S.A.C. Gallery Bangkok, Chiang Mai presents “The Macro Movements of Material”, a group exhibition by Kwanchai Lichaikul, Thanathorn Suppakijjumnong, Israkran Yingyong, and Weerapong Sansomporn.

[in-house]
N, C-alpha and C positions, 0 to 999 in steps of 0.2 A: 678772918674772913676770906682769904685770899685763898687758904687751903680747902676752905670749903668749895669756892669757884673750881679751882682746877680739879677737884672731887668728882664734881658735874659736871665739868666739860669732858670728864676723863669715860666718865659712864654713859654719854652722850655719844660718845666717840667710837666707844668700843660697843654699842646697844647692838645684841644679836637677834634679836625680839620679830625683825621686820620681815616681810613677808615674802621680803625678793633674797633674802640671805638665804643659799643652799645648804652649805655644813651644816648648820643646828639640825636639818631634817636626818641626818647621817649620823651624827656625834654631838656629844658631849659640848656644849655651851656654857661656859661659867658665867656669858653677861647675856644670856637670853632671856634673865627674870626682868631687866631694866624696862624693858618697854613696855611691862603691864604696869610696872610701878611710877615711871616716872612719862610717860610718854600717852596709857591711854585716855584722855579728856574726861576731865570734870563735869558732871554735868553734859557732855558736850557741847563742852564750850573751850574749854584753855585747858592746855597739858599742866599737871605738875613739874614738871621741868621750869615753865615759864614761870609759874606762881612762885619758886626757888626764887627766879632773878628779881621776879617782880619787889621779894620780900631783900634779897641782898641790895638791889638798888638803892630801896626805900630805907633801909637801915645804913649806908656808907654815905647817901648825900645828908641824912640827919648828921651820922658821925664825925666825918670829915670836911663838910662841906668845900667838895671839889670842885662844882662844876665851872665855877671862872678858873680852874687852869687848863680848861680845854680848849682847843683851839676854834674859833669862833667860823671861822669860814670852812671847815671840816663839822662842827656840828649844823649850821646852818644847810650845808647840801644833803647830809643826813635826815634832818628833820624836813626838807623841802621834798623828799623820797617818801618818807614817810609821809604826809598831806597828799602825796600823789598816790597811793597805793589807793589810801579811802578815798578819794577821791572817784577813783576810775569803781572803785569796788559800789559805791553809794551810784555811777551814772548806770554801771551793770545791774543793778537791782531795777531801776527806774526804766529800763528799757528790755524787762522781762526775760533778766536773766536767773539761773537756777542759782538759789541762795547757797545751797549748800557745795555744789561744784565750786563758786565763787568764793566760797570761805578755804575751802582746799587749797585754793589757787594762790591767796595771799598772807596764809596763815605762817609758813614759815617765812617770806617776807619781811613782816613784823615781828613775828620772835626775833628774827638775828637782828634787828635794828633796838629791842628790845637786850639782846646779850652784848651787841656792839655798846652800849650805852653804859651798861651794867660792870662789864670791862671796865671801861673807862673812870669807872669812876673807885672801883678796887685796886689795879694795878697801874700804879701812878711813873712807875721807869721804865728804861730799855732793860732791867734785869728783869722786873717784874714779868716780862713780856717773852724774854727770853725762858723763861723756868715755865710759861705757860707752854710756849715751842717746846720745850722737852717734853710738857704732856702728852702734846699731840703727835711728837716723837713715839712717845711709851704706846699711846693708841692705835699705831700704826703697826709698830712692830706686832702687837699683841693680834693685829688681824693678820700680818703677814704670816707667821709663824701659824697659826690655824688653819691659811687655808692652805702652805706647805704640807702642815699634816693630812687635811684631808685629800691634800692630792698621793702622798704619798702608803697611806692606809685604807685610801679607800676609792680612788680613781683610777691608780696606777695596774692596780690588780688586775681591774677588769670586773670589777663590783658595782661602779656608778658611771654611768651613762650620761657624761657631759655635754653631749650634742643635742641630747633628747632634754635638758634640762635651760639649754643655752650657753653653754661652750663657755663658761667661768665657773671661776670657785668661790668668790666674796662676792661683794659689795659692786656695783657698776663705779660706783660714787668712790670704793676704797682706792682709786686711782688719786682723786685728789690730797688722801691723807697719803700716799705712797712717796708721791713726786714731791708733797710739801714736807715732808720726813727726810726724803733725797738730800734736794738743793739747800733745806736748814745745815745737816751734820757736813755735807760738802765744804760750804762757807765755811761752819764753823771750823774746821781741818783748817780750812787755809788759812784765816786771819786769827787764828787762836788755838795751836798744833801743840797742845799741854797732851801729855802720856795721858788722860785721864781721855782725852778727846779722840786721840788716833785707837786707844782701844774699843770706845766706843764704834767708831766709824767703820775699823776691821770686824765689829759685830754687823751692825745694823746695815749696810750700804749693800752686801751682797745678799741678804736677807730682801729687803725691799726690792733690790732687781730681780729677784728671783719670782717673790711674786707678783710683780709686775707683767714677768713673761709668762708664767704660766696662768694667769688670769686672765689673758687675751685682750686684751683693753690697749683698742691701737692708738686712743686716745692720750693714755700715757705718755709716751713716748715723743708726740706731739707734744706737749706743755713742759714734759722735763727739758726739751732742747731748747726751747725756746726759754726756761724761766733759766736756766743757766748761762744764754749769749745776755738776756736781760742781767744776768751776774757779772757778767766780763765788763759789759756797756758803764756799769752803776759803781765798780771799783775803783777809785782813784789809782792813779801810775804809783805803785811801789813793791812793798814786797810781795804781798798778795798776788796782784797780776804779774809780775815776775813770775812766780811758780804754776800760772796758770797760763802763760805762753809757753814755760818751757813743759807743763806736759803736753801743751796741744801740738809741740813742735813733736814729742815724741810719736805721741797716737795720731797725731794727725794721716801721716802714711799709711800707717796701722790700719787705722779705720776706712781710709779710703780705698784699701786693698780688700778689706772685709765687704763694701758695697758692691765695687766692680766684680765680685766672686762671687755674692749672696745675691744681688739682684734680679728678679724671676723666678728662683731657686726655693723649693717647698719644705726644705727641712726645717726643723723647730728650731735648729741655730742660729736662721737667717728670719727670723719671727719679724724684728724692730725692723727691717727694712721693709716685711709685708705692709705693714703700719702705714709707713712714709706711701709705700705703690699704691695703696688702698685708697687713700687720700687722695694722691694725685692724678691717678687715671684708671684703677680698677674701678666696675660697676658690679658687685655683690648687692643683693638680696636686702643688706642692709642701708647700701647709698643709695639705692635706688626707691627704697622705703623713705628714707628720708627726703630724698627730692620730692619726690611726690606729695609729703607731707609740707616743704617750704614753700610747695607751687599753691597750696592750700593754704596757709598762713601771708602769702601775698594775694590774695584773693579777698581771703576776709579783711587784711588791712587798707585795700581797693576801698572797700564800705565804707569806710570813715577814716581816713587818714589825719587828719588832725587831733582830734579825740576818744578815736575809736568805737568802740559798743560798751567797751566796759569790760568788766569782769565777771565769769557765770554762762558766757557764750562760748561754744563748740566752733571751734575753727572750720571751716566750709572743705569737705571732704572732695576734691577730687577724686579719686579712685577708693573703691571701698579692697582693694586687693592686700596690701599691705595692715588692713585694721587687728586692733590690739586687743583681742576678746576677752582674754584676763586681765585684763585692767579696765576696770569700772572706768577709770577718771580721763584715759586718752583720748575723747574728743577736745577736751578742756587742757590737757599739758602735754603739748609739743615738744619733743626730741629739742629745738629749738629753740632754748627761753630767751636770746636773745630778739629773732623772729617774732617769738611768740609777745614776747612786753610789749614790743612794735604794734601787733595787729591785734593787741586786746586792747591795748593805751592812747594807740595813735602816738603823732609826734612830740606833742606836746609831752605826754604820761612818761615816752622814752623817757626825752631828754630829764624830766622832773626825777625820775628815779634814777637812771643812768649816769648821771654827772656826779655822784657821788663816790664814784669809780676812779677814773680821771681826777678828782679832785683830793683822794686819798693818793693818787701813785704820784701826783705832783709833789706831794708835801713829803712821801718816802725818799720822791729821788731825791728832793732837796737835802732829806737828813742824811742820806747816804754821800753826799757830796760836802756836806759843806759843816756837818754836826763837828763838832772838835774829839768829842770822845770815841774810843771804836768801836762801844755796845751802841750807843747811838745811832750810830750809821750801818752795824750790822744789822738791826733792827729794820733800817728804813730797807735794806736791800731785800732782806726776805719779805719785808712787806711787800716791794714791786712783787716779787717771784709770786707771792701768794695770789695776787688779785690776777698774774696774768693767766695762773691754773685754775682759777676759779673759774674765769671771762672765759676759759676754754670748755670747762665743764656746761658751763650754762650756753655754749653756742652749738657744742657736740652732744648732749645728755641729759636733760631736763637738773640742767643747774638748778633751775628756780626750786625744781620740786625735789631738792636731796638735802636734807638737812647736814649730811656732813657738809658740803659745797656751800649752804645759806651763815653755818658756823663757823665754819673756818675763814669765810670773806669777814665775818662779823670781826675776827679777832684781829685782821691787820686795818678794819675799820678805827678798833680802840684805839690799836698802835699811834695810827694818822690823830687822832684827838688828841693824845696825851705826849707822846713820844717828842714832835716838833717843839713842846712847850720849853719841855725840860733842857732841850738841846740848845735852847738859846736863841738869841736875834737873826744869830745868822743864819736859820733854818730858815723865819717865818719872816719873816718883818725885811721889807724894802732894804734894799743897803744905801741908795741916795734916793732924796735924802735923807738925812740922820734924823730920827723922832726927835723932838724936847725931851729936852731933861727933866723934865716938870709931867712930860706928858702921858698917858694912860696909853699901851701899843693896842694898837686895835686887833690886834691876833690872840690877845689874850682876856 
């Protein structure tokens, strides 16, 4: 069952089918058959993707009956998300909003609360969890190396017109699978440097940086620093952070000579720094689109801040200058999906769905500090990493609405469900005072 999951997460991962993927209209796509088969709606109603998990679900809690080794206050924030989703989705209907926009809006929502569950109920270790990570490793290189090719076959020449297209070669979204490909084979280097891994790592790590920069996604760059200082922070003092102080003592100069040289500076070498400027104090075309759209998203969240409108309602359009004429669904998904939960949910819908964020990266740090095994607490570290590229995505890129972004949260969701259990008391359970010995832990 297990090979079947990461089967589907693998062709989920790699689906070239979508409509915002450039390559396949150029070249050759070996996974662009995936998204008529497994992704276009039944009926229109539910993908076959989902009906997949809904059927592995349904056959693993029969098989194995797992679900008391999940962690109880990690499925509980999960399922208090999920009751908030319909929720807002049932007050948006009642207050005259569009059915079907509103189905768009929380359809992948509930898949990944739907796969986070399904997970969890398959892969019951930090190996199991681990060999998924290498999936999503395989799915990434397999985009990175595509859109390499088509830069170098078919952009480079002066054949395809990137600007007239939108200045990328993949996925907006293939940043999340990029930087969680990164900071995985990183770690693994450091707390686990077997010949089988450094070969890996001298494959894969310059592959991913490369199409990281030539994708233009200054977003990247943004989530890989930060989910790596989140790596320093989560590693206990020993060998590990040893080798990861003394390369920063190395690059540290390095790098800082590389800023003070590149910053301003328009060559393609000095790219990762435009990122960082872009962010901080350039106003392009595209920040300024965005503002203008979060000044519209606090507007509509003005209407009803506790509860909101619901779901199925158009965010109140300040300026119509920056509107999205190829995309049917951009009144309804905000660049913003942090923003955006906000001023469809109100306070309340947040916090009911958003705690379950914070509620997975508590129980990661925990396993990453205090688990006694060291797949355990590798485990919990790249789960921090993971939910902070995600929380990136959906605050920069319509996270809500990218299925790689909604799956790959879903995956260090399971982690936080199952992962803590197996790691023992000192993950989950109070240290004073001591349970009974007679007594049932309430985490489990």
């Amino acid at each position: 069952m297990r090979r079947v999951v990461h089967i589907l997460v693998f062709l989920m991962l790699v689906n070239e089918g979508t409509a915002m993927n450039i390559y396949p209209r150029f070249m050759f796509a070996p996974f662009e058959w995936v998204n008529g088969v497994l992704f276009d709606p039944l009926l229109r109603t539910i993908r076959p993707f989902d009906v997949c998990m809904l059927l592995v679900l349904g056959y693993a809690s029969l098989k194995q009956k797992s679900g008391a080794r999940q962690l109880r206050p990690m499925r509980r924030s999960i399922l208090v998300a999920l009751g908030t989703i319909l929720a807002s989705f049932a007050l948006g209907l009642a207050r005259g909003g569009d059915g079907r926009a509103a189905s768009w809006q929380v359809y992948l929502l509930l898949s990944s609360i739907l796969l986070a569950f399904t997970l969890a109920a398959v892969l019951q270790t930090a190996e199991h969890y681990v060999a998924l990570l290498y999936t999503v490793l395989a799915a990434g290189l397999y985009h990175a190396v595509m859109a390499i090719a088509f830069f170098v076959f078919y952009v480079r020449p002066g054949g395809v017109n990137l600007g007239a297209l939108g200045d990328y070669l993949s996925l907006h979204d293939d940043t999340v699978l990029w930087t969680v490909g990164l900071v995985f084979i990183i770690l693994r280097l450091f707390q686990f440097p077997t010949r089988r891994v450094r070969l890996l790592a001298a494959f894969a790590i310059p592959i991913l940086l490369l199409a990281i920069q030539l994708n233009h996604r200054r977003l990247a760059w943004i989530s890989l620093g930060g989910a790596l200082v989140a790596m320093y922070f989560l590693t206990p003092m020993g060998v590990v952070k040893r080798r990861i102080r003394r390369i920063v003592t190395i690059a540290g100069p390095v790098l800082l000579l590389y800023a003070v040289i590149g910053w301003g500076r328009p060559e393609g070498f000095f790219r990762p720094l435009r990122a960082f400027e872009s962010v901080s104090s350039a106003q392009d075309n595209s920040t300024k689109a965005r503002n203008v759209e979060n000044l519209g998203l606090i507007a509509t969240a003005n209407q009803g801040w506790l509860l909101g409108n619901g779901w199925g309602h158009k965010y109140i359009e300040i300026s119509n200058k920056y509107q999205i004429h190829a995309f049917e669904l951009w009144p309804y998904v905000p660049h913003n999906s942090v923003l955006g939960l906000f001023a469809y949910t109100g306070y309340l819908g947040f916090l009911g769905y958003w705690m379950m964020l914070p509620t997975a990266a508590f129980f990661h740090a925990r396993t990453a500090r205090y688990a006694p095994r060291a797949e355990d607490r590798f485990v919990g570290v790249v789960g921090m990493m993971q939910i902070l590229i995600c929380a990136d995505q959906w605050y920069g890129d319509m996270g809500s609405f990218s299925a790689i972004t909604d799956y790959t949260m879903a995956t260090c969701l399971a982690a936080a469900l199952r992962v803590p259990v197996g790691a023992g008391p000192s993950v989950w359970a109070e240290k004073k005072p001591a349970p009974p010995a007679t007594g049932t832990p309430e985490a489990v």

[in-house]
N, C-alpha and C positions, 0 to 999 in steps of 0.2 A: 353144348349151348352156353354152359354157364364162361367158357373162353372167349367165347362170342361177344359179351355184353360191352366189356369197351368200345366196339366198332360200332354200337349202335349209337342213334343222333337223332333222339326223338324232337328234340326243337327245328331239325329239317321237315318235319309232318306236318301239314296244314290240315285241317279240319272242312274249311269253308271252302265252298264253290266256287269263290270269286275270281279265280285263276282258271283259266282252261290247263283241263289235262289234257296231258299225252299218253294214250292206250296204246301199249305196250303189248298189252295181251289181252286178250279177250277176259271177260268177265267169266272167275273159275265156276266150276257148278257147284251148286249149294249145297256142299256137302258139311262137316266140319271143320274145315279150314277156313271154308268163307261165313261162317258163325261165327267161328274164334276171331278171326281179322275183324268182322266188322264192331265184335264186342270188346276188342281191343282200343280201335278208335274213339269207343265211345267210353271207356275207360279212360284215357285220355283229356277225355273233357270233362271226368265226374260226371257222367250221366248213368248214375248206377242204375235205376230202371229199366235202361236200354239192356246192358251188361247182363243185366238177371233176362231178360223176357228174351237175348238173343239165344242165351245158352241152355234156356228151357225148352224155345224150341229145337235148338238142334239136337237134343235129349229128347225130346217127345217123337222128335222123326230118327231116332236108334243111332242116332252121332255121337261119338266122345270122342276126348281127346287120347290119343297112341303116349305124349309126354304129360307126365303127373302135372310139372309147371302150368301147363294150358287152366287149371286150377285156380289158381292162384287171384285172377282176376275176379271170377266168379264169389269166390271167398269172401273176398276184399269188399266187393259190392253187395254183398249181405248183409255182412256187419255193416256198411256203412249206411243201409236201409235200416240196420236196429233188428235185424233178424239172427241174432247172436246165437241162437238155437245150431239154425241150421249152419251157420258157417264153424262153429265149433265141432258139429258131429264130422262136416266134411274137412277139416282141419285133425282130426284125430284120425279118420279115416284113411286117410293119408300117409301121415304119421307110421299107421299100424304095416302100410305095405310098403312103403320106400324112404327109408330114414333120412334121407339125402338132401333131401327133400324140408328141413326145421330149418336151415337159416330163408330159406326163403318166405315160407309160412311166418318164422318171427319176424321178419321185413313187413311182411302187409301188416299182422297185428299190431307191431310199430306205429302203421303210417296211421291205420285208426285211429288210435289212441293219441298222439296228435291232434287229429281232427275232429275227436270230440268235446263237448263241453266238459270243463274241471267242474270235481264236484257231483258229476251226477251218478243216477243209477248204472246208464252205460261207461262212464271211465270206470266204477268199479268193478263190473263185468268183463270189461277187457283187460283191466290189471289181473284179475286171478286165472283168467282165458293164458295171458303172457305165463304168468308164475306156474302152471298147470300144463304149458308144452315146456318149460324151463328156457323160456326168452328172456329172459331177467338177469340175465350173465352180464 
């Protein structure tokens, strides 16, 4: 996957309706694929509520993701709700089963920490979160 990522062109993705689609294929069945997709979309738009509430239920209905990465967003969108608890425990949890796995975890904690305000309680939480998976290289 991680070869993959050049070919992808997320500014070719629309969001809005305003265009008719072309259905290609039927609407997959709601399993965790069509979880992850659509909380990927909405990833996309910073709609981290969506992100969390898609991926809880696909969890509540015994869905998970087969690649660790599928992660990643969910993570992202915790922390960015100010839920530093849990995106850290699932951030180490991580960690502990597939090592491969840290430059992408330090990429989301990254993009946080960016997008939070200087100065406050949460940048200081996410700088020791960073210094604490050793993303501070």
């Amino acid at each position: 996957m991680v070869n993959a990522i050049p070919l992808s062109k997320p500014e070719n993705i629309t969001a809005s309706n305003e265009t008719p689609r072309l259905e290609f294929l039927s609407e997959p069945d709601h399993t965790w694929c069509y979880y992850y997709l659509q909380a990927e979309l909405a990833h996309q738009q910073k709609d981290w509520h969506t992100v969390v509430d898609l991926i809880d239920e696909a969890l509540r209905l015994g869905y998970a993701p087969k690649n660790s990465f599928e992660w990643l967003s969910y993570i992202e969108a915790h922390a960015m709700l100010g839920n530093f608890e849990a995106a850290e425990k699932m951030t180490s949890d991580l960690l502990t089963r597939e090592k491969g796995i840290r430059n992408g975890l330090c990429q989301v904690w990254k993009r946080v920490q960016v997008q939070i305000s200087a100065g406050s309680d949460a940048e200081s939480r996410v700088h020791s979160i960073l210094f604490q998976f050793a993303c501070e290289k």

As the global economy develops at a quick-pace, fully-integrating the nations of the world in a flow of money and free trade, cultures and societies are fracturing and reassembling daily. The imbalance between the cheap labor markets and the modern consumer have challenged how people identify with their surroundings, responsibilities, and kinship. Thanathorn Suppakijjumnong complex printing methods highlight multinational materials, with nostalgic memories of typewriting family’s history. They show records of cultures mixing, with the protagonist typewriters made redundant by the economic pressure of computation that is seen as necessary in the global market. There exists the death and birth of new inventions with the age of a family encapsulated inside. Israkran Yingyong’s work reflects the movement of secondhand goods from culture to culture as they are given new values. Supply over demand creates new markets and thus new interpretations. Our identities begin to form around these new feelings about the materials we encounter. Weerapong’s works are through the wrinkles and twists of lines, the eye draws in along the earth tones that are folding and textured, familiar and intrinsic. A closer look reveals a confusing strength of steel, copper, and aluminum flowing into frozen abstractions of our world. Detachments from reality changes how we see our nature, our society, and our concepts with the movements and moments that provide the memories of life in fixed time. The textures resonate organically, as their color and volume draw in their social space. This is connected using unconventional materials that provide a considerable, stagnant strength to elemental moments that are whimsical, dramatic, and passing. Kwanchai’s line drawing came to a significant crossroads when the artist become interested in the traditional language of the temple murals. And in this interesting consistency, the bird’s-eye view perspective combined with the piecing together of urban images merged into a painting depicting a new world. Their integration was on the basic of a simple principle that each event is situated and occoured in similar space and time, of which such painting lingo is considered fairly universal especially when applied to murals which the painter must find a way to direct the audience who are “reading” the world replicated by the artist through their own personal experiences, with the semi-real, semi-dreamlike surrounding atmosphere serving as an outer shell and the enigmatic landscape compelling the audience to discover its hidden meaning.